Freedom now…. Somebody has been sending me Field & Stream for a good many years. That doesn't bother me; I don't have to judge it. Now poets call each other great, but there is nothing like this in this magazine. We've had this in poetry for many years, but here I'm clear outside the judges. I remember when I was in school and the teacher asked me to "construe" [translate]—now that's taking the poetry out of it.

Wasn't Dante a strange man to hate so many people? But you don't say those things. Poetry is for a holiday, a gaiety. Poetry as an escape? (Poems of that sort he sheds.) No—shed them! I've got oil in my feathers! How? Oh, I know you're trying to say. I don't want to make anybody like poetry. Experience teaches me that a large part of the world doesn't care for poetry. If a person gets loose in the U.S. he makes a lot of money. I wonder if Yeats ever stopped taking money from the Civil List—you know he was a rebel for Ireland.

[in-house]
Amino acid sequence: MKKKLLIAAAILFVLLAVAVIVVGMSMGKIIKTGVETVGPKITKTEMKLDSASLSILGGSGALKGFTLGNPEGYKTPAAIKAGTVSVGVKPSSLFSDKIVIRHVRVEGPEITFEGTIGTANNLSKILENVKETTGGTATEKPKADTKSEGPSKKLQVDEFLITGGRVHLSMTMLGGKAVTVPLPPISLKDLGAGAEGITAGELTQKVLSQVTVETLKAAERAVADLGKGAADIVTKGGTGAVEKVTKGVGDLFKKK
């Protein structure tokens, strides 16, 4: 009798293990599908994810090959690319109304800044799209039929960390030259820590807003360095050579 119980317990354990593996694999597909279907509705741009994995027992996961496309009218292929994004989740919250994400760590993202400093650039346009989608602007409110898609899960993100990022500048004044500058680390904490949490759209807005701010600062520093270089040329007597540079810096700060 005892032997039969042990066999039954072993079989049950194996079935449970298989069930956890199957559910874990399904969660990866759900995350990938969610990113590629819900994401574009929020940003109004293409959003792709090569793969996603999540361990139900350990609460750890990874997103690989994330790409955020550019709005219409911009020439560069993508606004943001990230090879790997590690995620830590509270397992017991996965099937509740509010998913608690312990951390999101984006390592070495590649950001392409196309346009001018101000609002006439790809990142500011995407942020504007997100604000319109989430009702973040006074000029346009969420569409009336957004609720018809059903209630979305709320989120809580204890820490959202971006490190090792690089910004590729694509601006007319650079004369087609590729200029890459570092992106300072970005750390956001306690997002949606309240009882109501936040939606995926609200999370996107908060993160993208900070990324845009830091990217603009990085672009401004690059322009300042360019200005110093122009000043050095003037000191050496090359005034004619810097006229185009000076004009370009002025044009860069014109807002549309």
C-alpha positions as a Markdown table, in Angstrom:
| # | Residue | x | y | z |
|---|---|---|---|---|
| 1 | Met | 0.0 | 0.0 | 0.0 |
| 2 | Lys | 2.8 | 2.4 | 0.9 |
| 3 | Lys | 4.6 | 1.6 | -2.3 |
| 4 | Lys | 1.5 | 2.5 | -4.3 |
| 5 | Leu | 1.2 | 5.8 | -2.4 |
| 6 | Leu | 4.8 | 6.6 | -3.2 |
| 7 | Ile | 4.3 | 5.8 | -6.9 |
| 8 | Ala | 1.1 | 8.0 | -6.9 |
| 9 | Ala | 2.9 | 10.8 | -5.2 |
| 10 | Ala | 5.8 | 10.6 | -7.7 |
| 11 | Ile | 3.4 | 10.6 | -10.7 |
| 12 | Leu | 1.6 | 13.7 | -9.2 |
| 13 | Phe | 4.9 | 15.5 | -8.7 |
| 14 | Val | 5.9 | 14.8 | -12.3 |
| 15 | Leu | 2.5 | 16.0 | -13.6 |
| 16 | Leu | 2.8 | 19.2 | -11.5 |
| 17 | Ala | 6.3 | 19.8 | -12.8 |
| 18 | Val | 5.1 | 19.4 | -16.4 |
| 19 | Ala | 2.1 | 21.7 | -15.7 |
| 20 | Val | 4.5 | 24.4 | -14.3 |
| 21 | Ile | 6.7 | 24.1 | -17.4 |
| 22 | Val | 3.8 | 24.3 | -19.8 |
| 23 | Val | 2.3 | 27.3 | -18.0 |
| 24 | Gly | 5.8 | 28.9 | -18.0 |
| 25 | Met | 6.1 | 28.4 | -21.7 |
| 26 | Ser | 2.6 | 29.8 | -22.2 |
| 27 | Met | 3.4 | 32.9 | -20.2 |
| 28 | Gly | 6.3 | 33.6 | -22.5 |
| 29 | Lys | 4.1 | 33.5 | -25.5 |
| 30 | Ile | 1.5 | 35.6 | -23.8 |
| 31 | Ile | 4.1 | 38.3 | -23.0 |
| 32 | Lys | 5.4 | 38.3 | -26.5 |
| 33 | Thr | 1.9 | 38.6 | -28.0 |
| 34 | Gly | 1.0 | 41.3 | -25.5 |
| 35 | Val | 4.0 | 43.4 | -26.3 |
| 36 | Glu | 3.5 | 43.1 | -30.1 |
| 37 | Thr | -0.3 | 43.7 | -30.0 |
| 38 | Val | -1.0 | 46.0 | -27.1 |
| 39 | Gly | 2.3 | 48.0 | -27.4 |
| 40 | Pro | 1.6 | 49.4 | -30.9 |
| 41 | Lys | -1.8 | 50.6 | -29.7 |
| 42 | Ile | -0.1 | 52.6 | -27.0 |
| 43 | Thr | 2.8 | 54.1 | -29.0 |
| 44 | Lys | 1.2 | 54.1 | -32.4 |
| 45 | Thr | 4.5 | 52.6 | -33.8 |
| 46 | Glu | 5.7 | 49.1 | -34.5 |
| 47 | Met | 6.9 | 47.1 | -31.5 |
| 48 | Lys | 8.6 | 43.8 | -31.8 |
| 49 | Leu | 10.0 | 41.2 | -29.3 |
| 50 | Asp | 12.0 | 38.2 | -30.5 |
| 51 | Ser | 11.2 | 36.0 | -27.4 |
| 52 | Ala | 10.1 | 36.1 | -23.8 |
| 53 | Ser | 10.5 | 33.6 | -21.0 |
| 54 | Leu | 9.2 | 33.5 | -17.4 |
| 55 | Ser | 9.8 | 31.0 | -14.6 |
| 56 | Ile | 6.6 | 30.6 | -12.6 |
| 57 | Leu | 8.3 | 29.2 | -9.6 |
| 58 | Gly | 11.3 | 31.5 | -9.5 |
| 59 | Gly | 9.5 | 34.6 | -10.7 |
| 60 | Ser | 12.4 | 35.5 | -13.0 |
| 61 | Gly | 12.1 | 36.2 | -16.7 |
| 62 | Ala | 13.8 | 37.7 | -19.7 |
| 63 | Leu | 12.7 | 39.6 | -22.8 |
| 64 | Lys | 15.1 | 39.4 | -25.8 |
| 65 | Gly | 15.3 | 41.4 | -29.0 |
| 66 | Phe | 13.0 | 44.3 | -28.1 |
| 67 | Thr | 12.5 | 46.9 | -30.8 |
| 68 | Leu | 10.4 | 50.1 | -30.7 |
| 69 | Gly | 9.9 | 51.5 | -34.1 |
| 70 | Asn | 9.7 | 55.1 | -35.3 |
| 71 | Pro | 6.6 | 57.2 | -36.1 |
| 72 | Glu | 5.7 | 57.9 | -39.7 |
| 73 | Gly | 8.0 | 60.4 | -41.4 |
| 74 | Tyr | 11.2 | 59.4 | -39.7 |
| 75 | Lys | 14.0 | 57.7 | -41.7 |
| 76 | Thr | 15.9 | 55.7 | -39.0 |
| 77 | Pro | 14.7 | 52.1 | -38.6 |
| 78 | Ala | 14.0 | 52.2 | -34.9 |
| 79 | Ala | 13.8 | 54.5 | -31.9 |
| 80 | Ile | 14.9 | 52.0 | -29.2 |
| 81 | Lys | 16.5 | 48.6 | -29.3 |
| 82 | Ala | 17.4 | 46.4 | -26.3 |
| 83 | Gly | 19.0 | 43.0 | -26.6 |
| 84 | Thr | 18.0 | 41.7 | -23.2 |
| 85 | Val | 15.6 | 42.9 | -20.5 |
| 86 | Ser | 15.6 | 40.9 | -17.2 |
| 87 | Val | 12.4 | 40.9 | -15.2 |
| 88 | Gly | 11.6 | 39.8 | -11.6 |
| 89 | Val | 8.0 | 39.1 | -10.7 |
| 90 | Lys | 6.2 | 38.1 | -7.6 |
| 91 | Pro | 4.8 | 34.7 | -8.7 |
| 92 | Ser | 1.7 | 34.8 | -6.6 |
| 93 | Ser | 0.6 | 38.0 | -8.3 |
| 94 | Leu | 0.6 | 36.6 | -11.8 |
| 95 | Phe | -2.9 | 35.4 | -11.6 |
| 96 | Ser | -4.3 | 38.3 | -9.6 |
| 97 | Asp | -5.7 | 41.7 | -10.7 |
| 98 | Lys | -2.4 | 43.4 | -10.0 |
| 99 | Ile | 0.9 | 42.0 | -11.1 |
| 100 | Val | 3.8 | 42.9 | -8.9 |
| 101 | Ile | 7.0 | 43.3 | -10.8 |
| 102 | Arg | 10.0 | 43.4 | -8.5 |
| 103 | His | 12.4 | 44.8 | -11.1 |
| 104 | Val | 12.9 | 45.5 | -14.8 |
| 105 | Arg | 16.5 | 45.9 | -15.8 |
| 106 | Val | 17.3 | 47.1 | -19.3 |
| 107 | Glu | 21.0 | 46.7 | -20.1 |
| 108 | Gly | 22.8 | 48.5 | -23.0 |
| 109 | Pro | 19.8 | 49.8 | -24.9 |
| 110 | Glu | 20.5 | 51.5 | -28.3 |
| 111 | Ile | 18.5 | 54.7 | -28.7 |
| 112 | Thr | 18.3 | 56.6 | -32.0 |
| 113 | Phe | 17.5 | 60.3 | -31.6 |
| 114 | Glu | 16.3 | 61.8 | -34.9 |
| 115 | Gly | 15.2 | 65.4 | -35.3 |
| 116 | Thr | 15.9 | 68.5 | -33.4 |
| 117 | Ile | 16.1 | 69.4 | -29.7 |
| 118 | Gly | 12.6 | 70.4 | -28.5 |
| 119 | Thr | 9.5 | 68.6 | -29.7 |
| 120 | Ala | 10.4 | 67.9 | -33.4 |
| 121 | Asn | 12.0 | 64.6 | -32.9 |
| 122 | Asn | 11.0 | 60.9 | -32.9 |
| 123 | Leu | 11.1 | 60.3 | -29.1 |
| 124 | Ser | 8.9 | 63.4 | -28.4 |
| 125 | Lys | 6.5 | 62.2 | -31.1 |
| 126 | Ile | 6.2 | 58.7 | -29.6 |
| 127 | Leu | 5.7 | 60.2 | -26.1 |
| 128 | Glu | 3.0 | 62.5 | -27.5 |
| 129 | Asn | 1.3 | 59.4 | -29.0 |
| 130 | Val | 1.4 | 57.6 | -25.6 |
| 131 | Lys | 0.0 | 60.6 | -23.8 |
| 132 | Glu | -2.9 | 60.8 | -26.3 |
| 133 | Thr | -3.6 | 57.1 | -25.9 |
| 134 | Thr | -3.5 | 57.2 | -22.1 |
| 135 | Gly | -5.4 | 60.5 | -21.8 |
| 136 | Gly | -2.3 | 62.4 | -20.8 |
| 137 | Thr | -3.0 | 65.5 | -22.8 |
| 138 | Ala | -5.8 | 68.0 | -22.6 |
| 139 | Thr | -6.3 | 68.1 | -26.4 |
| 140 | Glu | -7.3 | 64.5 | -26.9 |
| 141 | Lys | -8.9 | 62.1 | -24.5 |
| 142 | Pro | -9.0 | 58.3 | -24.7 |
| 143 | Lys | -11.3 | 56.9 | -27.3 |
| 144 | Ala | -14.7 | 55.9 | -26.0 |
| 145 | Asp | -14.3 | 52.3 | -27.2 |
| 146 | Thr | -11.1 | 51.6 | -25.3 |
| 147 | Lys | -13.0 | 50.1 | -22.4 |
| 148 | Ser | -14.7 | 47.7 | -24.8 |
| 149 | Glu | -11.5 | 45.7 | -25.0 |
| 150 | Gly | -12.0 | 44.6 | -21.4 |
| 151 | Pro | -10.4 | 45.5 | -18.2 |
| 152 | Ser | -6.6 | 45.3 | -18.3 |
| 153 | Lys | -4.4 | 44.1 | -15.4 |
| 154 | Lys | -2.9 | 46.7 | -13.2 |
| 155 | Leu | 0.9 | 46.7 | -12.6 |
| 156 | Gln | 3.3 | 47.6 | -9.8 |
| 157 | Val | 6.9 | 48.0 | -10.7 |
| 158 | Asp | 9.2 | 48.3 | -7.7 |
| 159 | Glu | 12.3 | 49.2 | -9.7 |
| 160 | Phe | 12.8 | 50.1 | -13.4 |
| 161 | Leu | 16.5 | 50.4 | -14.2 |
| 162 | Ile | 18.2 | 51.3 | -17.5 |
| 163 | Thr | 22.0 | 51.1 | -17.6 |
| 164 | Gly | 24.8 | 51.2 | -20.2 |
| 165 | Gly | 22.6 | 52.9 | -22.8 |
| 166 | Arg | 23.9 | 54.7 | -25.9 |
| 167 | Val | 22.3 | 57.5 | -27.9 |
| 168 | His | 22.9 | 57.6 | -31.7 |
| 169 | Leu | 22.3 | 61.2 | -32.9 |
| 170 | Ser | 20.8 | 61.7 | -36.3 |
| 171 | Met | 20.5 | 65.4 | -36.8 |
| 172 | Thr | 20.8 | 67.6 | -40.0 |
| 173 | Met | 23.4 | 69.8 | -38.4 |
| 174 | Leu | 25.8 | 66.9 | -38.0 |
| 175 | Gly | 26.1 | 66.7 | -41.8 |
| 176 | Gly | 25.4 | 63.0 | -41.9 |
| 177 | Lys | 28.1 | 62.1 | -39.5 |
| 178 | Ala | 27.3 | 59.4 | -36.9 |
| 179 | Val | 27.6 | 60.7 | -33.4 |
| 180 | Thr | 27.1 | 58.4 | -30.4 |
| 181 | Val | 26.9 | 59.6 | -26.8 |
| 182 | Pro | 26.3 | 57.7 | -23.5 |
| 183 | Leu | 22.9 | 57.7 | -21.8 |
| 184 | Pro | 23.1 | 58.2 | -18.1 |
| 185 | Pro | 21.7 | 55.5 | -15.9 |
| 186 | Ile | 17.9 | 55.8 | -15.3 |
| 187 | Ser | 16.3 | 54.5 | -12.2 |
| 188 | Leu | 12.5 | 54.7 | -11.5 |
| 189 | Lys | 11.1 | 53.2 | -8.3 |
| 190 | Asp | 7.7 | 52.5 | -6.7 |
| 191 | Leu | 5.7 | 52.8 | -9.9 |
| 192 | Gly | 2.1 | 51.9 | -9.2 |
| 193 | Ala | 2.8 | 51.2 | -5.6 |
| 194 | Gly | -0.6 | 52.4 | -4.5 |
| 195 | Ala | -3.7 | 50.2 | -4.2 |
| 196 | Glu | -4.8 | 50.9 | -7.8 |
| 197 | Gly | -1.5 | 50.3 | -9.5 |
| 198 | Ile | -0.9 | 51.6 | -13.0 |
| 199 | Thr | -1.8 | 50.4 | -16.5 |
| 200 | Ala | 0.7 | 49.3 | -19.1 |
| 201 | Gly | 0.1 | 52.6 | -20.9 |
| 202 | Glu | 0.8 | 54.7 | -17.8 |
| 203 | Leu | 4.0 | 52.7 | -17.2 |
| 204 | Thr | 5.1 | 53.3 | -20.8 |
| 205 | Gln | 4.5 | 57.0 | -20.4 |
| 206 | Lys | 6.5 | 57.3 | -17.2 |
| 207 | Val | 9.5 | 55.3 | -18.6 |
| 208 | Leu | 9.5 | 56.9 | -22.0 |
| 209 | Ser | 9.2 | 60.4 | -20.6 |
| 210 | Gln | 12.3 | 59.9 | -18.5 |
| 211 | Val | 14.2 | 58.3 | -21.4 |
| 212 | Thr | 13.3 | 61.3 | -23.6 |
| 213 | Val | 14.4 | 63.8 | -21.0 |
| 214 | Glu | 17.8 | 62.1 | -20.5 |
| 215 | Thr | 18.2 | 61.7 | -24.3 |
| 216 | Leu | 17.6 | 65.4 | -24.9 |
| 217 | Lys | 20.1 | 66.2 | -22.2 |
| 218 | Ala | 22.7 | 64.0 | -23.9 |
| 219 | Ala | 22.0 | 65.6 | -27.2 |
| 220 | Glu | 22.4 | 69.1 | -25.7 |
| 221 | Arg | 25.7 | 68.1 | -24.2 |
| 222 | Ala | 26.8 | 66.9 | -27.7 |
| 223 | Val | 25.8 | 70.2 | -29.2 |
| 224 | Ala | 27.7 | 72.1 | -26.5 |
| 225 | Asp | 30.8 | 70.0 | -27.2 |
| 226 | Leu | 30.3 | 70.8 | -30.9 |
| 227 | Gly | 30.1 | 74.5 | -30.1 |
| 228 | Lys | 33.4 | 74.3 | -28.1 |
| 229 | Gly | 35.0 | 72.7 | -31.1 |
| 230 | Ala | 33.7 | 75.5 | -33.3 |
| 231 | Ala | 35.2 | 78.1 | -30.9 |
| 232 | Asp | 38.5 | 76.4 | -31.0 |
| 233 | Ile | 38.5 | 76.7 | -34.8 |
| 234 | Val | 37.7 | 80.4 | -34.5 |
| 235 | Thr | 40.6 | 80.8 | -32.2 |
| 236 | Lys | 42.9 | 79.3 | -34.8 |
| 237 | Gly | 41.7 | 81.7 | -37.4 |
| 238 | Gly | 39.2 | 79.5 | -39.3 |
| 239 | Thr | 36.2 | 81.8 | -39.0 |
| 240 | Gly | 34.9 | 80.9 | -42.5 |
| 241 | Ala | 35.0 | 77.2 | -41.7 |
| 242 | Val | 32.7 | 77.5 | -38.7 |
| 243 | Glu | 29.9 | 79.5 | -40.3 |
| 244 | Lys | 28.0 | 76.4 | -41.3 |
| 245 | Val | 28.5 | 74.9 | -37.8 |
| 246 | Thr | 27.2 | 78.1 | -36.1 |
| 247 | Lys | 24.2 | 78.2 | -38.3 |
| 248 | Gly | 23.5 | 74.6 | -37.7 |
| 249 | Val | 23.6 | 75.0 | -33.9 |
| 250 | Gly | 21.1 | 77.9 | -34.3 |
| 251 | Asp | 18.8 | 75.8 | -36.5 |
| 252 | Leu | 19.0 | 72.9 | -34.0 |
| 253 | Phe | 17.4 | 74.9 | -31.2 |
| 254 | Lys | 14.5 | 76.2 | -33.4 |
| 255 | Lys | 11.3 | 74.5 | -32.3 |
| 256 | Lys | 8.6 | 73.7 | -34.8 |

But there are ways of knowing, and I'll agree. I think you hear people liking this and that and you are influenced. It begins back with Mother Goose. Robert Service—Edgar Guest—Kipling. What is the scale? It's good to know where you are. Now for me the Minor poems of Milton are better than the later ones. But Paradise Lost is not where I disport myself, nor where I go for a holiday.

Irving Babbitt and John Livingston Lowes were friends at Harvard. Babbitt had high contempt for all but the best, although Lowes was perhaps the better writer. But on vacation Lowes read detective stories. Once, just as he met Babbitt on the street, he spilled an armful of them. Babbitt forgave him. A detective story writer as the chief translator for Dante—that makes me laugh.

It's not worth the trouble to attack poets you disapprove of, as Ransom did Guest in Texas—went all the way there to do it. Isn't he the people's poet? What is it they say?—the greatest good for the greatest number. [Ironic tone]